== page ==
By Douglas Fehlen
In academic settings, fair use is perhaps the single most important provision of copyright law. Fair use allows students and teachers to reproduce excerpts from protected works for the purposes of commentary, criticism or parody without contacting copyright owners for permission. It allows a literature professor to display citations from a copyright-protected novel during class and lets a student include a magazine excerpt within his or her academic work.
Fair use is widely cited to justify use of copyrighted works, but it is also quite often misunderstood. The primary reason for this? There are not strict regulations which can be applied to using others' work. For example, copyright law does not state that a certain number of protected words may be reproduced or give precise purposes protected source material can be utilized for. Instead, fair use guidelines are much more vague, forcing individuals to rely on their judgment. The four factors to consider are:
Purpose of the use. Text may be incorporated into works intended to add to or comment upon the source material's meaning (for instance, when used to provide historical context in an academic article).
Nature of the work. Typically more latitude is given to users incorporating factual content (for example, a magazine profile of a celebrity) than fictional material (such as a novel). Additionally, published works may by be cited under more liberal guidelines than unpublished works.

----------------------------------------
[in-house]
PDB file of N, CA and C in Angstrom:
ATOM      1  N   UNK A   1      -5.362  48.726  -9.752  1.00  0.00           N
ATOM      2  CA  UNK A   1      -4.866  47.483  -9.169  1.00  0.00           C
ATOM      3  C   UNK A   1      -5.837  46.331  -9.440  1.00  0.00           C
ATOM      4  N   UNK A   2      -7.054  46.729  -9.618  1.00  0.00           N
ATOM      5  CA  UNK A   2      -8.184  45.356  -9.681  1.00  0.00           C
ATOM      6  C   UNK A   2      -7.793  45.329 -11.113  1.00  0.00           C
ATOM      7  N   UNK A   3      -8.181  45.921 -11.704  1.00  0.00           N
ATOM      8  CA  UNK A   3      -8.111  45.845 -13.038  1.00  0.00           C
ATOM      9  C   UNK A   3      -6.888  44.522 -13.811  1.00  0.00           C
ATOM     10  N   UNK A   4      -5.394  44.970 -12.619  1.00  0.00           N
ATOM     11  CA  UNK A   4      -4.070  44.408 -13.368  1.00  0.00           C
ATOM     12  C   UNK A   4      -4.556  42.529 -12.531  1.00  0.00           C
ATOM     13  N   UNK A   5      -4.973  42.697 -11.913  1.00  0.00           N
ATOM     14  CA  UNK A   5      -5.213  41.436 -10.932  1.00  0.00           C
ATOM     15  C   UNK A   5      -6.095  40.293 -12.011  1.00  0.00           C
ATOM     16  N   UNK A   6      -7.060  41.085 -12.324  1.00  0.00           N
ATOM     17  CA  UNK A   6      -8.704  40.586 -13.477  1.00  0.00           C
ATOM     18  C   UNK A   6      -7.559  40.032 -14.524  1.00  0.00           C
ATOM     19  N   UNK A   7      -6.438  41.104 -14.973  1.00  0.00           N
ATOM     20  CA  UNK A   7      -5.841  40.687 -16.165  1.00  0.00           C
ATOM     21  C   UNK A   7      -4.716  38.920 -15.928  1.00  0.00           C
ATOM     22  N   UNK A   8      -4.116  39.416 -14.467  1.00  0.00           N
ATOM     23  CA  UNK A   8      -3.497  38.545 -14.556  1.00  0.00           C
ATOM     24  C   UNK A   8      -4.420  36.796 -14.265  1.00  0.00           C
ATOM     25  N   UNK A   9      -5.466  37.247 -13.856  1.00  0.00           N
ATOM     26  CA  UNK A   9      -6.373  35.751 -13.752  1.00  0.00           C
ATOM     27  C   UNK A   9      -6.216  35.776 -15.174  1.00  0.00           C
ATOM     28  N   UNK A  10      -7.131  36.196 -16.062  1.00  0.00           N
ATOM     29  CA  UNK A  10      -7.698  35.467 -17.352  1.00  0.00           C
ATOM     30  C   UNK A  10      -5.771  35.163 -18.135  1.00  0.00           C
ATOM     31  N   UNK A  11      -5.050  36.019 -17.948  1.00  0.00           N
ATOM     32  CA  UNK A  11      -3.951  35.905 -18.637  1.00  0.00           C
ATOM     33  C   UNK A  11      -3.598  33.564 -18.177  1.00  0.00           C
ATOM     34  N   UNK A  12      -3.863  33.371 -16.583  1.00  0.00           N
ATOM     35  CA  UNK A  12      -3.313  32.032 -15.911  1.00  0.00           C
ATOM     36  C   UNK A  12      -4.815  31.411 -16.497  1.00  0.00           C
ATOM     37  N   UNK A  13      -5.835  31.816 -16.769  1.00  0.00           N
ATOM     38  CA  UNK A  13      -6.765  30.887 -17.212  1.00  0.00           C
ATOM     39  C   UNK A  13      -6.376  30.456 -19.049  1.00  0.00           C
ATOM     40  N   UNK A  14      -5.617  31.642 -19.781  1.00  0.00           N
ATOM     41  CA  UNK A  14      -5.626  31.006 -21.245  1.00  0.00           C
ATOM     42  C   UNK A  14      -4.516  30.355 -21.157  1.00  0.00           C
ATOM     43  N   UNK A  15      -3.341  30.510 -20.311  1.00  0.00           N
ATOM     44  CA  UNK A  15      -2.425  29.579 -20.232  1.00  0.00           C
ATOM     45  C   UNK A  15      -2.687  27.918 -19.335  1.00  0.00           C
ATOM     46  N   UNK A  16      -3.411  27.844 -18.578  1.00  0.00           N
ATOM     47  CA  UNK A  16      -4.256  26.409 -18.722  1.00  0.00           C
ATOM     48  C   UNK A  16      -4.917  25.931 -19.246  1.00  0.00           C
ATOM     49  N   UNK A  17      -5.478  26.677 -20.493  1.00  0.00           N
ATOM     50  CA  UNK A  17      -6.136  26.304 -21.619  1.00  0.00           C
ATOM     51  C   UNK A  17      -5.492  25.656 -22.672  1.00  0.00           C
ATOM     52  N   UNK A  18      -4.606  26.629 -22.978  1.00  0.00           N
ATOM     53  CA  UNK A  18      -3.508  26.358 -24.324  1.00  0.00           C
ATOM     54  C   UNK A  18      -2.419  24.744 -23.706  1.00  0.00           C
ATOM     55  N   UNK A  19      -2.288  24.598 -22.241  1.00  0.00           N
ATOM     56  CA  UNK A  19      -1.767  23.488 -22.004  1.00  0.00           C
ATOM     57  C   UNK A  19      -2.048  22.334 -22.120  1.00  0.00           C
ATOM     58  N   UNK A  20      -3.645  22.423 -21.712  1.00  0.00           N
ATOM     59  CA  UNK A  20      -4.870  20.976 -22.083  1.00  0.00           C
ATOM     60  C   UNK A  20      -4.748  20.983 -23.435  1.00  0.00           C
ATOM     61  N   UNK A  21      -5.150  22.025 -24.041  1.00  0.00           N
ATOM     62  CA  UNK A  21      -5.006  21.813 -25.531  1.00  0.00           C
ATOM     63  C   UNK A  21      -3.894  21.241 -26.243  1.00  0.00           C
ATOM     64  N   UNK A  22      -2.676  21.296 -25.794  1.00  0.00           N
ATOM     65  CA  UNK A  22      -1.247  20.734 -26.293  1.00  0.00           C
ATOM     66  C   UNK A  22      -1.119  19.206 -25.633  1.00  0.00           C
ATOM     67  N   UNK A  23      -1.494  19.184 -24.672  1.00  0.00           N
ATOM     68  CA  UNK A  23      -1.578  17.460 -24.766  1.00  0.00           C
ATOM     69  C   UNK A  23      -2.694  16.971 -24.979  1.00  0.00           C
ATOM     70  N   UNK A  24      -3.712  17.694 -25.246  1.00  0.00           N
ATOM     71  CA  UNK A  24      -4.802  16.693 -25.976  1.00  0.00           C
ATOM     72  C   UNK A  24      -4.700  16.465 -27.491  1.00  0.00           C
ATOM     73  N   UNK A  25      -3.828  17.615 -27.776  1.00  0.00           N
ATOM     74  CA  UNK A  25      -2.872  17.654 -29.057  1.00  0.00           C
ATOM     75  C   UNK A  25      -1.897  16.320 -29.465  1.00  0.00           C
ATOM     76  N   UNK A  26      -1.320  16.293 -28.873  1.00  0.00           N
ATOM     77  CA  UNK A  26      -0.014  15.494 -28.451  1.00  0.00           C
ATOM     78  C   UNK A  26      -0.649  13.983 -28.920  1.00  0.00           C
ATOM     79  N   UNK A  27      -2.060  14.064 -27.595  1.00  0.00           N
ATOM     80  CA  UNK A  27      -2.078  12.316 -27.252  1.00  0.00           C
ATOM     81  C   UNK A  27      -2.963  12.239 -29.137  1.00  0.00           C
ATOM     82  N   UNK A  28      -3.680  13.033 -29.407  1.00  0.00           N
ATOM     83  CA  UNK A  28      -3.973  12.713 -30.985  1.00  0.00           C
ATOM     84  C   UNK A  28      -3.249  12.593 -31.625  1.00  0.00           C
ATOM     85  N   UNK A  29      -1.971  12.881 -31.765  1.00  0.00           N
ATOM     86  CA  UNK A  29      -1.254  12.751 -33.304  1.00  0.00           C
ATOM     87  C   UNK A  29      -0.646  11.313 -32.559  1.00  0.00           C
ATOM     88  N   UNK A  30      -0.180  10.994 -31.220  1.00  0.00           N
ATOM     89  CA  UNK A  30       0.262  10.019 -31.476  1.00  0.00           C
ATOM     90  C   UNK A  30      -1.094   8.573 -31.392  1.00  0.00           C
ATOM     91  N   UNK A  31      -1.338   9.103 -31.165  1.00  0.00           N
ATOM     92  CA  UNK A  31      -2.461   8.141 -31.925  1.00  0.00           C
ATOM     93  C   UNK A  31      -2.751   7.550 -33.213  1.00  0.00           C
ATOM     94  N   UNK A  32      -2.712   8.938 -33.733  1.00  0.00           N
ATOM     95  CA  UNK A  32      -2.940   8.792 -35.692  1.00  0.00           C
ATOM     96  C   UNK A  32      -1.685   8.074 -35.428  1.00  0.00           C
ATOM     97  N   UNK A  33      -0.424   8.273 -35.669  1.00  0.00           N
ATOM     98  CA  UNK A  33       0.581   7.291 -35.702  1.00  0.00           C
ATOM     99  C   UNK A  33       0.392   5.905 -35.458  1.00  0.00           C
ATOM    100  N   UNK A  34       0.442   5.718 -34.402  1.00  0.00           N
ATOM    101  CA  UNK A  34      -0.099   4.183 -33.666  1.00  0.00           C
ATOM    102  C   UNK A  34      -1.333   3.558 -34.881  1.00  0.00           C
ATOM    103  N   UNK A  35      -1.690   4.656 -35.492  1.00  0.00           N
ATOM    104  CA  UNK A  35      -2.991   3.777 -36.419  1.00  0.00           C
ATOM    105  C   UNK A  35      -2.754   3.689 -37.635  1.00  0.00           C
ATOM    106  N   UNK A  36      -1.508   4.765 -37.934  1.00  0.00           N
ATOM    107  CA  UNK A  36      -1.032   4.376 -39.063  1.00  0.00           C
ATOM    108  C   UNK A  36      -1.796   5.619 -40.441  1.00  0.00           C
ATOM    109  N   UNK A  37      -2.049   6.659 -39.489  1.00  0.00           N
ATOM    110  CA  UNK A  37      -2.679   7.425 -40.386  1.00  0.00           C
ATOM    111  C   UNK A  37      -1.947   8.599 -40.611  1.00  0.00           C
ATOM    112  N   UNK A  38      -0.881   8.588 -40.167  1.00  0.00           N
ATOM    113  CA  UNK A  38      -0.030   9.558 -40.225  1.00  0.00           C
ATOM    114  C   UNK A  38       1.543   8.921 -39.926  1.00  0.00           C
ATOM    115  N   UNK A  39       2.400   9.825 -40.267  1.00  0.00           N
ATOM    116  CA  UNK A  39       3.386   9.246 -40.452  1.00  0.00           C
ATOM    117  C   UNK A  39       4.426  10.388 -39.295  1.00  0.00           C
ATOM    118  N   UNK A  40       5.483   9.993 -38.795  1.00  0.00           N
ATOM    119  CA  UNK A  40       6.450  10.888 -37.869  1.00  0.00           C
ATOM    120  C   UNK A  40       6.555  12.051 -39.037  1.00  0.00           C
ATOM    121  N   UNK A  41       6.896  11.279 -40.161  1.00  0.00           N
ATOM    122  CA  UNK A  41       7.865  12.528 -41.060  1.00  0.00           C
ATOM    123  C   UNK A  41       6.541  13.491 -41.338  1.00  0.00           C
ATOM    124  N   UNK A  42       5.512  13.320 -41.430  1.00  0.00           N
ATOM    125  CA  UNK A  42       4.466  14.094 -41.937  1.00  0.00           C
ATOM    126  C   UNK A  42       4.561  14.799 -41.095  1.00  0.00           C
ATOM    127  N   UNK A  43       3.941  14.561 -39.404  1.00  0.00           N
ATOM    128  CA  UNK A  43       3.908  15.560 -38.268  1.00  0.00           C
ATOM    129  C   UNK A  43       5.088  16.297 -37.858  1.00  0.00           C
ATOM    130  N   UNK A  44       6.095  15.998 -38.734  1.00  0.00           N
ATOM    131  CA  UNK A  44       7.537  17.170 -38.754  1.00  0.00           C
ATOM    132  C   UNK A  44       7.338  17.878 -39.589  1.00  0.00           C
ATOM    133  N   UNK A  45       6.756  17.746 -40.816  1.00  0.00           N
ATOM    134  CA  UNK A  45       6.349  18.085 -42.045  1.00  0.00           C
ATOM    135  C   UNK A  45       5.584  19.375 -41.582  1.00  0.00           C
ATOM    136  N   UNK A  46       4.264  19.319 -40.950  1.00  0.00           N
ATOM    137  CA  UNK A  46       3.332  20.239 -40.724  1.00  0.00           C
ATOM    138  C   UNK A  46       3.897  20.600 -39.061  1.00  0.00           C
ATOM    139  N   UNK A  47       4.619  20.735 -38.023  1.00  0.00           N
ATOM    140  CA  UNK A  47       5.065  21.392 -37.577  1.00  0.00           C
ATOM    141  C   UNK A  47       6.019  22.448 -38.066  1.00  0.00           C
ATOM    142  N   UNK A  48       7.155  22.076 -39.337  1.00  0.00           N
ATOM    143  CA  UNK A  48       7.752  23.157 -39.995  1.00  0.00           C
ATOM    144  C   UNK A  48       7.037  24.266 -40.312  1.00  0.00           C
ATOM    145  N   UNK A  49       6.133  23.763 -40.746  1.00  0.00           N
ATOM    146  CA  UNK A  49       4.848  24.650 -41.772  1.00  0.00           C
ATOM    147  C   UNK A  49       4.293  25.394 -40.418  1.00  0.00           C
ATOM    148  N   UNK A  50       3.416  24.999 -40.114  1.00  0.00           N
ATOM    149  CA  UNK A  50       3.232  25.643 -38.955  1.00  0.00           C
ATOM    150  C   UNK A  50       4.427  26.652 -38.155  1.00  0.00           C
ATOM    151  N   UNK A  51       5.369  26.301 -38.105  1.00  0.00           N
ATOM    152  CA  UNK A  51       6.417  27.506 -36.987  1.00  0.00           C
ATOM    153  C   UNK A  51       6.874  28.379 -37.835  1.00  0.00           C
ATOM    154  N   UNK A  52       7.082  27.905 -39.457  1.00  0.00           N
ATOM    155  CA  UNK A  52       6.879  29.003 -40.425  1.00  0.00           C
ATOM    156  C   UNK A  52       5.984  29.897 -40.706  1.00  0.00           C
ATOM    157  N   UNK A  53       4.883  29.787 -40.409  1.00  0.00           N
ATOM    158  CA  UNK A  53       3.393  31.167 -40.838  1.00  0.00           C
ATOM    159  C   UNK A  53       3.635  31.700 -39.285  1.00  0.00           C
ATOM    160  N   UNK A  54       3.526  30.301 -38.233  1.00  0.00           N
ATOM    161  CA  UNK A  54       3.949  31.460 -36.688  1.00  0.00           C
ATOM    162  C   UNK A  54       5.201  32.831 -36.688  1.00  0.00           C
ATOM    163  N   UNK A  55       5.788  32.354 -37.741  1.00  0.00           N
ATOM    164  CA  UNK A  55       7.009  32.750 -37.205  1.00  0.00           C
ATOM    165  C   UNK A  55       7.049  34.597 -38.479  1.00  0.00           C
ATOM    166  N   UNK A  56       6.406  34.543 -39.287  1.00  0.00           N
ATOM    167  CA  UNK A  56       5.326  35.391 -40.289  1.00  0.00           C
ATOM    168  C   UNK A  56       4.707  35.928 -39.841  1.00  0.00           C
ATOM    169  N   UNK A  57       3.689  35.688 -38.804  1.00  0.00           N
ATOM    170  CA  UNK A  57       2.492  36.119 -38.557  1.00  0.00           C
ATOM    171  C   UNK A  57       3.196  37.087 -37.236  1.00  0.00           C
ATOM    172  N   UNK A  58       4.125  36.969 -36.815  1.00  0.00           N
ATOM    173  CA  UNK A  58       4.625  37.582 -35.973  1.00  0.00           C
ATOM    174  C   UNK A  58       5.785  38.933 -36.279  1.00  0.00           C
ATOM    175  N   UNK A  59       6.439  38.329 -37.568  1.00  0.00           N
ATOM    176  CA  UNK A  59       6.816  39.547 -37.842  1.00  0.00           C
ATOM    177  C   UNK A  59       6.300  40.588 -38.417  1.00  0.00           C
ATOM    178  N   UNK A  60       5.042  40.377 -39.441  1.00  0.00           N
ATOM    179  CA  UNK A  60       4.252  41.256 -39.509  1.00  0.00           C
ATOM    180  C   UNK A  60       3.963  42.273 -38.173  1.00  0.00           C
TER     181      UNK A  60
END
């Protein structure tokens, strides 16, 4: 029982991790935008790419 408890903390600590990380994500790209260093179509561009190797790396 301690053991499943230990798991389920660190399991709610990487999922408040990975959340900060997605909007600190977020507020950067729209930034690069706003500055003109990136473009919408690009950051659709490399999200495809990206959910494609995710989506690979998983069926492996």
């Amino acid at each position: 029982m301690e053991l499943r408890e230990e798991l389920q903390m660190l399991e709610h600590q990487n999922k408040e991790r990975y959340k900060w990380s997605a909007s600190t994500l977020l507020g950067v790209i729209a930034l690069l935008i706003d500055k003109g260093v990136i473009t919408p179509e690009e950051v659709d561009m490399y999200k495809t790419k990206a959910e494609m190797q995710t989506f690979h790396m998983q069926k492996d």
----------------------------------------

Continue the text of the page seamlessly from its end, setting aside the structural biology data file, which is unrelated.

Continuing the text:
Amount of material used. Generally speaking, the more material you use, the greater the likelihood of violating fair use privileges. Factoring into this is the length of the work being cited (for instance, whether you're reproducing a few lines from a short poem or one hundreds of verses long). The specific content cited can also play a role.
Affect on the market. Using works in a way that potentially deprives copyright owners of income is typically seen as infringement (for example, a photocopied version of a book).
Other Provisions Not Requiring Permission
Fair use is an important component of copyright law for academic settings, but it is not the only clause that allows for permission-free use of material. Legislation dictates that materials in the public domain are not subject to copyright laws and can thus be used without contracts or fees. Documents may enter the public domain if copyright has expired, or if it was not lawfully renewed. Some authors also choose to designate works for public domain, making them available to anyone. Educators and students can also freely draw from materials that never fall under the purview of copyright law, such as works created by federal employees for government purposes.